Is it for generation me? A qualitative study exploring marketing and selling plants online to millennial-aged consumers.
Publication Date: May 13, 2020

Baker, L. M., Tully, K. M., Sumners, D. R., Jones, E. F., León-Reyes, A. E., Boyer, C. R., & Peterson, H. H. (2020). Is it for generation me? A qualitative study exploring marketing and selling plants online to millennial-aged consumers. Journal of Applied Communications, 104(2), 1-12. DOI: https://doi.org/10.4148/1051-0834.2289

Authors

Lauri M. Baker, University of Florida
Kelsey M. Tully, Kansas State University
Deanna R. Sumners, Kansas State University
Ernest Francis Jones, Kansas State University
Andrés E. León-Reyes, Kansas State University
Cheryl Boyer, Kansas State University
Hikaru H. Peterson, University of Minnesota

Summary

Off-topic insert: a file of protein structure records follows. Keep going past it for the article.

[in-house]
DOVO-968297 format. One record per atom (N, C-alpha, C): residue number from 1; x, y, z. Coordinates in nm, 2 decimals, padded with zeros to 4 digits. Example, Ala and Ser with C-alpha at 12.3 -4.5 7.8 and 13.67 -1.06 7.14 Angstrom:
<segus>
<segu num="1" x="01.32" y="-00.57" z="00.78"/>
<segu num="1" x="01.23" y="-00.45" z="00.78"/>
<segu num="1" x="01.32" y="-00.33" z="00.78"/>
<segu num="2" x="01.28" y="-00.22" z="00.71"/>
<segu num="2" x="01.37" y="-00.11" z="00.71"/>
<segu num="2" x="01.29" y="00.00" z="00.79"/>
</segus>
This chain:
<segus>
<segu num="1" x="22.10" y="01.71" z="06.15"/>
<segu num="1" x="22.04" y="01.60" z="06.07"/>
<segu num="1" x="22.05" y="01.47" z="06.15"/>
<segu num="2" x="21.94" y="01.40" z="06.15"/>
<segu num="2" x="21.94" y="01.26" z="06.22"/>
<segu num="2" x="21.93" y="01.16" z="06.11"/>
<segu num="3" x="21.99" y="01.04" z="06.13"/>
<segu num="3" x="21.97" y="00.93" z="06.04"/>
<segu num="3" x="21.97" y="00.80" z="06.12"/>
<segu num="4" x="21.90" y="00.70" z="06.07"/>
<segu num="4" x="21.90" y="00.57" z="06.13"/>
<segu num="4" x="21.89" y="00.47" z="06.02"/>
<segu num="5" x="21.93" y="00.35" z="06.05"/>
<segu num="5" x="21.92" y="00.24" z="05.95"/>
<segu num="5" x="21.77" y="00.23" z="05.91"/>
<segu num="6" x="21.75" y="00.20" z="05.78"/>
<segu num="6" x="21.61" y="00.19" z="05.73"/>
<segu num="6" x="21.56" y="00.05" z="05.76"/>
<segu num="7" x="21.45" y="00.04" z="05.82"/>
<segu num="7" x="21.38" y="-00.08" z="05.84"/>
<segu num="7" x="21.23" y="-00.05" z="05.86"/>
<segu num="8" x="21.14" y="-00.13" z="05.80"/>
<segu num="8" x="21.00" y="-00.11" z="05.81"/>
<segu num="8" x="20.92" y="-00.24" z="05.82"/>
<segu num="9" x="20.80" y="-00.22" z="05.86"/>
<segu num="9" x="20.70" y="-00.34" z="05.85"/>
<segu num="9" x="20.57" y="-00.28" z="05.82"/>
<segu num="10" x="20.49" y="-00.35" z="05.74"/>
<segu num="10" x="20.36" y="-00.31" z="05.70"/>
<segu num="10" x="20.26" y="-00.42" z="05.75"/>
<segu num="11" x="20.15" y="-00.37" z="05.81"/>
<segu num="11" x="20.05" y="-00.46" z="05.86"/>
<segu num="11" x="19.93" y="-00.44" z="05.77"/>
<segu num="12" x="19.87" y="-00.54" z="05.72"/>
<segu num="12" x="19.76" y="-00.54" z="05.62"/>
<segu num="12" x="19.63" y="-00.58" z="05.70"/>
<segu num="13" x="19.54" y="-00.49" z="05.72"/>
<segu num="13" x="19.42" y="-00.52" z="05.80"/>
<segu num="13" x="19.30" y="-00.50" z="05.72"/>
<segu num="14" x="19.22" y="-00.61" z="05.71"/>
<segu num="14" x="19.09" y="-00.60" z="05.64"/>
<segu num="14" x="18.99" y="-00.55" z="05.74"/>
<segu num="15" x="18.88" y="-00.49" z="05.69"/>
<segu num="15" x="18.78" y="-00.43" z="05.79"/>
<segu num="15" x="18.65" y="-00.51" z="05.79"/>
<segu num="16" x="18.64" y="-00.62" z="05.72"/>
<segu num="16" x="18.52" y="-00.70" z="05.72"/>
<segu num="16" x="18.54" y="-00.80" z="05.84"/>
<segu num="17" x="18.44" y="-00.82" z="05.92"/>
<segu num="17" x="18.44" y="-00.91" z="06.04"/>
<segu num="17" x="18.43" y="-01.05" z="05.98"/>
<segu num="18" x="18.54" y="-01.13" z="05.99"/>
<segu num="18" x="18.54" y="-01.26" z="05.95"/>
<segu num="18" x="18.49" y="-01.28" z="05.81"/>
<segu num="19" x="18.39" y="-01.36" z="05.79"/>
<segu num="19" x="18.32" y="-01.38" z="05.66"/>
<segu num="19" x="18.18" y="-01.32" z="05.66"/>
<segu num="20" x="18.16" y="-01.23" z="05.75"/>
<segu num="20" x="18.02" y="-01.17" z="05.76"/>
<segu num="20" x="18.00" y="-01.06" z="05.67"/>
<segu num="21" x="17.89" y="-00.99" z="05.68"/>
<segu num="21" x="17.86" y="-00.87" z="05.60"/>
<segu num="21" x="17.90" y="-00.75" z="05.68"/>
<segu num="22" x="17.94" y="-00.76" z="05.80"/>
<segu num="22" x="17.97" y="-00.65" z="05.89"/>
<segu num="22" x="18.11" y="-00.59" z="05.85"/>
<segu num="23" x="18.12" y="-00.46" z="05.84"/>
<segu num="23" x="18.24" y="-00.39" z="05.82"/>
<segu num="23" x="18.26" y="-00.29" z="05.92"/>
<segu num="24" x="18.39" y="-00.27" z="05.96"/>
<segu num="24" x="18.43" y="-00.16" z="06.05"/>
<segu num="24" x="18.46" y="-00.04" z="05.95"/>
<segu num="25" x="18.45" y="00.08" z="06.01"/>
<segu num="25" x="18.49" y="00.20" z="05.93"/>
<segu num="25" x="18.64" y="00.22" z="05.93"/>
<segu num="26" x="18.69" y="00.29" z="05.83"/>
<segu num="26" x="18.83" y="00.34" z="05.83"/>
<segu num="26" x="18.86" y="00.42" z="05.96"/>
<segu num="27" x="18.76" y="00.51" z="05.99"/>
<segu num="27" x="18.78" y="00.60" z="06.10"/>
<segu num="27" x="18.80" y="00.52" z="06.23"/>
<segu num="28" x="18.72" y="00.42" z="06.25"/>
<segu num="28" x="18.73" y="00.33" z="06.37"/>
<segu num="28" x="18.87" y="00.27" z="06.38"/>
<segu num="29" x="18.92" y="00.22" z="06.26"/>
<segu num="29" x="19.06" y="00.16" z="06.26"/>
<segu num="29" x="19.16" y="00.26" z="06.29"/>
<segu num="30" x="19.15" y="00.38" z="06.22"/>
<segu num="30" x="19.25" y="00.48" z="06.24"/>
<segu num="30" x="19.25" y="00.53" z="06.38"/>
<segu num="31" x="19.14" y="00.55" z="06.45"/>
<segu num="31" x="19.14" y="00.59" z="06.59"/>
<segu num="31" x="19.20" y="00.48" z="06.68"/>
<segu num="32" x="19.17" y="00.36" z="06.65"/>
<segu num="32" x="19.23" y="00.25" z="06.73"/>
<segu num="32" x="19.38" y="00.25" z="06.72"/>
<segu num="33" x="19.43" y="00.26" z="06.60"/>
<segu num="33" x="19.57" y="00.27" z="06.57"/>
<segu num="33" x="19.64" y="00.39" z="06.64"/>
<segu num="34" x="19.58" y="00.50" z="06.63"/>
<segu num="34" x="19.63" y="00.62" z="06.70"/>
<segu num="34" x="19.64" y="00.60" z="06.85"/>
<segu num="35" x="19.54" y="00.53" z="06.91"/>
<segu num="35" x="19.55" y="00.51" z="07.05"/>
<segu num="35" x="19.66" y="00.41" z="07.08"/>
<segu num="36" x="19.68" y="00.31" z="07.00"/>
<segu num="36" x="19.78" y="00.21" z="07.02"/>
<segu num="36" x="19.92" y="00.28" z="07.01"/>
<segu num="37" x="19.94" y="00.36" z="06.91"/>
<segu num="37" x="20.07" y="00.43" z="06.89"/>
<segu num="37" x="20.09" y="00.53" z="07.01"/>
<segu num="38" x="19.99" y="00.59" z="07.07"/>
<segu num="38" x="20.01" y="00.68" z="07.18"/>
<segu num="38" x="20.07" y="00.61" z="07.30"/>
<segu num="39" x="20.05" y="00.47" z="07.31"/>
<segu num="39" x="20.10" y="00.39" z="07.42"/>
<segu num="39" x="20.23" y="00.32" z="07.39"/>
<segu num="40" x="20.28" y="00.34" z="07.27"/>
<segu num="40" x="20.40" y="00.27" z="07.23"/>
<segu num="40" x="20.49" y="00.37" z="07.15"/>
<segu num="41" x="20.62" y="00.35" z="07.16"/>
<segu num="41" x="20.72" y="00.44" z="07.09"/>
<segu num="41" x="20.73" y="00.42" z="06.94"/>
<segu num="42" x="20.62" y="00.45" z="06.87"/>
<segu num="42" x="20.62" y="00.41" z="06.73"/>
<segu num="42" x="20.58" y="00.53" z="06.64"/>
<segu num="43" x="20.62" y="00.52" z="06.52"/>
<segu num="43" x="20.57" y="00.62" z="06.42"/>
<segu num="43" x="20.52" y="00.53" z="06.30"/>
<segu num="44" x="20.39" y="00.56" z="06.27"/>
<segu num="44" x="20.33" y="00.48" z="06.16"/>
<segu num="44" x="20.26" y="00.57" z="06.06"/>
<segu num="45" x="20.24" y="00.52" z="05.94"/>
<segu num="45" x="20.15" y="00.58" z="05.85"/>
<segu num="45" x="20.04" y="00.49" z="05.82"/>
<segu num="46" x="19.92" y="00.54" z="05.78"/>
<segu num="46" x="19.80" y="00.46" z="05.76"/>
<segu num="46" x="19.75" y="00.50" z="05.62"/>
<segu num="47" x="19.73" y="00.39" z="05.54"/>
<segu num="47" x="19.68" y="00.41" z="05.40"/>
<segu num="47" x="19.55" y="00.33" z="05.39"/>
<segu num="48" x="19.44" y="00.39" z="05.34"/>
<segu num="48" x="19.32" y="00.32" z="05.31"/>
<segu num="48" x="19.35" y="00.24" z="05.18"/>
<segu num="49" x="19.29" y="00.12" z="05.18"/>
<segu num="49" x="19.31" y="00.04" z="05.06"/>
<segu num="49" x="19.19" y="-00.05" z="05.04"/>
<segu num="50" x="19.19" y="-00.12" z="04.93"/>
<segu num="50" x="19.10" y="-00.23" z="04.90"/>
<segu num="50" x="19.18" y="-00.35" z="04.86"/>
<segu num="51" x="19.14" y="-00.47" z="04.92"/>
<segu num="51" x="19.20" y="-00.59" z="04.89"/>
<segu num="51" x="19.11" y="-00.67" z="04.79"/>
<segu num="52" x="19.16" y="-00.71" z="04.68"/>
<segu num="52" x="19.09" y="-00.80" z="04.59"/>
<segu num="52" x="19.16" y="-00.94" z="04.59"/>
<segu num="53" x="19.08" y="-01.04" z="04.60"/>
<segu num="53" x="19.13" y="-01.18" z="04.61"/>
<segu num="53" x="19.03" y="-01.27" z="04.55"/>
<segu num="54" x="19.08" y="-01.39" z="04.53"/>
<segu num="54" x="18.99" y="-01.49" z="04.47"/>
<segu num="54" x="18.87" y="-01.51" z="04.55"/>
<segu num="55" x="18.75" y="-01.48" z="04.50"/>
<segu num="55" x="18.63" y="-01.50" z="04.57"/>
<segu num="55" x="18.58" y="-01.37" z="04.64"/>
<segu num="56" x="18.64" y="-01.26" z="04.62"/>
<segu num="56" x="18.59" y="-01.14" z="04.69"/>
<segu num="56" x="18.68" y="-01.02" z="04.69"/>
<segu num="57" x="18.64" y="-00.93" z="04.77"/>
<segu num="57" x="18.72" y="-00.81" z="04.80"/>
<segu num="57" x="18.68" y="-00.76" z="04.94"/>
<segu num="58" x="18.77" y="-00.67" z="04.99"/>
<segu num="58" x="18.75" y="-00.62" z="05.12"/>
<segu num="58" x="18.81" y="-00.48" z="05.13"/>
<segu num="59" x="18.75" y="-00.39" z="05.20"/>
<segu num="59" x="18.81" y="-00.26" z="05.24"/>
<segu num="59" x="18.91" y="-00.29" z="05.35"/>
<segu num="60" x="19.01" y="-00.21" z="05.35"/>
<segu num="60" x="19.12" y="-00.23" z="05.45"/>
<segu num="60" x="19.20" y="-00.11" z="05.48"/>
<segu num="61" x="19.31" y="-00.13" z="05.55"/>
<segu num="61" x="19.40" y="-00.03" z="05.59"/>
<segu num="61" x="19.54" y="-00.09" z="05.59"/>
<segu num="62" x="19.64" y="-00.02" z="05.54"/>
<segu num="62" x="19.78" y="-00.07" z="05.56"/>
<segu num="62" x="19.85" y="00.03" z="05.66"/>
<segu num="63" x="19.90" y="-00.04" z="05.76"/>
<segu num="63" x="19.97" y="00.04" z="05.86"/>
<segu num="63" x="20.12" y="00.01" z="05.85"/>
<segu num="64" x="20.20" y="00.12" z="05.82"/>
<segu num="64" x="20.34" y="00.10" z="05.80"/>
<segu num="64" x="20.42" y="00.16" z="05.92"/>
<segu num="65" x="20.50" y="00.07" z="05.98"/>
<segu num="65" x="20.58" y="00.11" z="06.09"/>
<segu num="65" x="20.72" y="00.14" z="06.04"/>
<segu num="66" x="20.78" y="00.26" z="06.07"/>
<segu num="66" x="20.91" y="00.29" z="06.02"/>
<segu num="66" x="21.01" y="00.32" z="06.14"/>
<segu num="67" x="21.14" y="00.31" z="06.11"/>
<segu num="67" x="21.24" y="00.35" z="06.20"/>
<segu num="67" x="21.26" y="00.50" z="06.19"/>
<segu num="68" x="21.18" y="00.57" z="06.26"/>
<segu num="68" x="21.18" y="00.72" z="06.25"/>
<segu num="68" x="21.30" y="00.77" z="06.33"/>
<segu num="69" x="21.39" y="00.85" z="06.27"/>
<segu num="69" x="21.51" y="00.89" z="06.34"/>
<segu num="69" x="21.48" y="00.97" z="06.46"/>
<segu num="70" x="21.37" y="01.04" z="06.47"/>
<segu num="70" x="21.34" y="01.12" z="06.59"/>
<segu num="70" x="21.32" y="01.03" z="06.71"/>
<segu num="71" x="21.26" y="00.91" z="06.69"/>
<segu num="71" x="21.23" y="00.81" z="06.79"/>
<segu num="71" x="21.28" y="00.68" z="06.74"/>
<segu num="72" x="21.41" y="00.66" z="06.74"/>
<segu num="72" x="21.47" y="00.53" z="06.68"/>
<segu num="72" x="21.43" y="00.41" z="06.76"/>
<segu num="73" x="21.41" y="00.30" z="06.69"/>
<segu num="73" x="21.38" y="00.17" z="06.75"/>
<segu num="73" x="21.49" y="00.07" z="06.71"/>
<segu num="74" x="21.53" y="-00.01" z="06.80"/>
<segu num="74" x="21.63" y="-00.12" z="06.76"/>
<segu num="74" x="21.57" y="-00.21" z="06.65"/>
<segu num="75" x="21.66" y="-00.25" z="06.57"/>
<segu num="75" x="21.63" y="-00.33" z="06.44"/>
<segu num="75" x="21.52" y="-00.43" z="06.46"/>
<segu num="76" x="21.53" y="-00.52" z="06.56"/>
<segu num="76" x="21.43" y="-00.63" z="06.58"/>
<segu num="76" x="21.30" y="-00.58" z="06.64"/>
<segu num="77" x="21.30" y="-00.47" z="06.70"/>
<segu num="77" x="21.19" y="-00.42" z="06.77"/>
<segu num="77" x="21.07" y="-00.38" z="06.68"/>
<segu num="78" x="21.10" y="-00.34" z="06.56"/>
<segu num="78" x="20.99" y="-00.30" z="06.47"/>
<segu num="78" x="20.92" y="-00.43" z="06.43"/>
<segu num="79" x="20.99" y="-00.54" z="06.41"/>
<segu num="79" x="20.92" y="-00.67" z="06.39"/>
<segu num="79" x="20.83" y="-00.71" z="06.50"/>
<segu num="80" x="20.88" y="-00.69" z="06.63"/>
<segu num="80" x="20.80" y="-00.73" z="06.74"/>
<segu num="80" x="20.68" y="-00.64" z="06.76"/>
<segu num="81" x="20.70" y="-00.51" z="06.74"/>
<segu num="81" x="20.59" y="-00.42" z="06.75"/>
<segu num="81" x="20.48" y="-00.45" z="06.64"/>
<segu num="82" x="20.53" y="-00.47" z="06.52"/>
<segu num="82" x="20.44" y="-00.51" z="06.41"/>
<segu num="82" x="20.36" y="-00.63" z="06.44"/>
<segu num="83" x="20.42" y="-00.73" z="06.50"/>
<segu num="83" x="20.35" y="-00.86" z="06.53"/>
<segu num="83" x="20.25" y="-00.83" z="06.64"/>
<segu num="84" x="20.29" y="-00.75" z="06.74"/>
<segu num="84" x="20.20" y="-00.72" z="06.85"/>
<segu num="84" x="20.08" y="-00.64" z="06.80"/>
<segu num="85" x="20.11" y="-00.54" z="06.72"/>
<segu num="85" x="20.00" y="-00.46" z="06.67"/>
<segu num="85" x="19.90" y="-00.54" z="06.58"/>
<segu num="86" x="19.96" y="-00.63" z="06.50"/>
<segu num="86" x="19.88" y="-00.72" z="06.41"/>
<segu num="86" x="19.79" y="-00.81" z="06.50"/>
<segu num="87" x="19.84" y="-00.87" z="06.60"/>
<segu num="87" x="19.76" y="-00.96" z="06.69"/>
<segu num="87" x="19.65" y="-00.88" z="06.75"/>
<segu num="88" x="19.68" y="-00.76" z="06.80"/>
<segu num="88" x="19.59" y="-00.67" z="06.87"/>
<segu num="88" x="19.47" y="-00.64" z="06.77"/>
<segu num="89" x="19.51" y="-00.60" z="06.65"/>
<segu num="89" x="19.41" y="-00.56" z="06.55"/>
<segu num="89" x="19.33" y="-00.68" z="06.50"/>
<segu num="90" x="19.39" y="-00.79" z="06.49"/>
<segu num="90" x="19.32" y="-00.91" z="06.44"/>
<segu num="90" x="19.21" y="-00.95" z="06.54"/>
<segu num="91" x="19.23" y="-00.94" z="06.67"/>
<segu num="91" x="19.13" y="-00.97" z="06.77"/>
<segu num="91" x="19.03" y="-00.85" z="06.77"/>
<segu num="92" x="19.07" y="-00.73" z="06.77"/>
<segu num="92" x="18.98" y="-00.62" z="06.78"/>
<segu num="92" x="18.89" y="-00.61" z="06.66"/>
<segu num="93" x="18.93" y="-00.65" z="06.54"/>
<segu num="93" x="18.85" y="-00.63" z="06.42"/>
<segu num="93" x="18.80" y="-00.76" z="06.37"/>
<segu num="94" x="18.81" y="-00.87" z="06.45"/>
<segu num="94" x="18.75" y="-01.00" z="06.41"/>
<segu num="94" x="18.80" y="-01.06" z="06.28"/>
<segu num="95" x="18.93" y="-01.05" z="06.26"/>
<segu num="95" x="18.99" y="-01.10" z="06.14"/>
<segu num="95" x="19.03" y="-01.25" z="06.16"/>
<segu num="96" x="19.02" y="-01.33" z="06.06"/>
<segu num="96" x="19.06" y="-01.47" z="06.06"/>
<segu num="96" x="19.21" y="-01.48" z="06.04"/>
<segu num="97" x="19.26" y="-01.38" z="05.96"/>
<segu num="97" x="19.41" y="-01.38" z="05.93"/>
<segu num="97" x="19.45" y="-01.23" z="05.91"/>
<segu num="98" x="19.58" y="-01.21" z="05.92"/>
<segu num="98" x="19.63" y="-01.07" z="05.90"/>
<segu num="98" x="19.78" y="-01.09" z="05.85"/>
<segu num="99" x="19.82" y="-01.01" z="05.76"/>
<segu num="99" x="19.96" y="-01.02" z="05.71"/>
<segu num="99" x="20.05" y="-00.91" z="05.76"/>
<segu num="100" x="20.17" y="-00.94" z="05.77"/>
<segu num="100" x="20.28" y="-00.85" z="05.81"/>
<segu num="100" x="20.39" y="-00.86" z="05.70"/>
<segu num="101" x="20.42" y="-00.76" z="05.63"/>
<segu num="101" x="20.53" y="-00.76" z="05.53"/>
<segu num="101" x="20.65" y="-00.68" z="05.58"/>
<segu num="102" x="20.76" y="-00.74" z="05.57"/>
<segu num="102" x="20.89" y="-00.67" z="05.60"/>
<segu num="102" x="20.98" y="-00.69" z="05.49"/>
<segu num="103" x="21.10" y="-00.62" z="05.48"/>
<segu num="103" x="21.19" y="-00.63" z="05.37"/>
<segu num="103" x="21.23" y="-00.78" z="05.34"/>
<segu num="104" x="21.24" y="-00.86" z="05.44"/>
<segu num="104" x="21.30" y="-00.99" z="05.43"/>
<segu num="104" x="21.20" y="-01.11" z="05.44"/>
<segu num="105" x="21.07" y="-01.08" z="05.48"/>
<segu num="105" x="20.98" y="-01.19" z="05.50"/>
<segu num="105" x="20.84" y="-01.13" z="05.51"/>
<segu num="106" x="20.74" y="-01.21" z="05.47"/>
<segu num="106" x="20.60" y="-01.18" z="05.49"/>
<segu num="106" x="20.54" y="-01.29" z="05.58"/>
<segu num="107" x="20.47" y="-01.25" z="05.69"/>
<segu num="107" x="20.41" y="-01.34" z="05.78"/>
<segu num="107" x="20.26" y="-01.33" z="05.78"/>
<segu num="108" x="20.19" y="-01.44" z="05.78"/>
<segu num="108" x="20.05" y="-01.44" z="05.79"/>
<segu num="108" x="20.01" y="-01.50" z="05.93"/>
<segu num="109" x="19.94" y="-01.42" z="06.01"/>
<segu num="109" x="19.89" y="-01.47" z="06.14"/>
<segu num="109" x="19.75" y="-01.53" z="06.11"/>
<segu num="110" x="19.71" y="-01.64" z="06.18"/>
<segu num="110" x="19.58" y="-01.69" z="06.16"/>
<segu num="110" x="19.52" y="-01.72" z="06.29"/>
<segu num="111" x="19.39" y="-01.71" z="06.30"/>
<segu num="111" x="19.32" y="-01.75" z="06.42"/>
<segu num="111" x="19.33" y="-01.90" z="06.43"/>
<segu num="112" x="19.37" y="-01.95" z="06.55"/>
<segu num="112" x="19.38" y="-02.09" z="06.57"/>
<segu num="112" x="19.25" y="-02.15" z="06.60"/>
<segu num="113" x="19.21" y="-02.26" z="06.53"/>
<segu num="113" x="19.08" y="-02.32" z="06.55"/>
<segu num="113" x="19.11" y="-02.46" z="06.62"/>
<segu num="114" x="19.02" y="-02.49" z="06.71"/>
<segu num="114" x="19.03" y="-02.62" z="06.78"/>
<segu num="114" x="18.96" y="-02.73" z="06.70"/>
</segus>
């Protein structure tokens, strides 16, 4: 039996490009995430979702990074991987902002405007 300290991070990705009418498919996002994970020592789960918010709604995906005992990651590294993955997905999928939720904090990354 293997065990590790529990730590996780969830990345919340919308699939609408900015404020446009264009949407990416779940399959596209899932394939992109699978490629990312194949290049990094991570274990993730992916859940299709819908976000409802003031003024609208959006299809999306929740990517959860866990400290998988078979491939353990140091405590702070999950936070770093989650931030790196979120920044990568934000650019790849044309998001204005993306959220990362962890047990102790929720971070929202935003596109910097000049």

As online selling of products like living plants increases, it is increasingly important to understand how millennial-aged consumers perceive the purchasing experience. New-media technologies like social media, e-newsletters, and other forms of digital communication are easily adopted by millennial-aged consumers. One of these tools, 360-degree video, offers novel ways to preview products offered online and look inside local brick-and-mortar stores, which can be visited in person. Sales of horticultural goods online have been slow to be developed by industry veterans, creating ample opportunities available to new ventures. This qualitative study used a series of three focus groups to answer the research questions of RQ1: What challenges exist for garden centers attracting millennials? RQ2: What are millennials preferences for purchasing live plants online? RQ3: What aspects of digital online marketing influence millennials to make decisions? RQ4: What are millennials preferences for 360-degree video? Results of this study indicate 360-degree video is not the preferred avenue for marketing plants online to millennials, however, high-quality photos and video with educational content and the use of social media could be effective.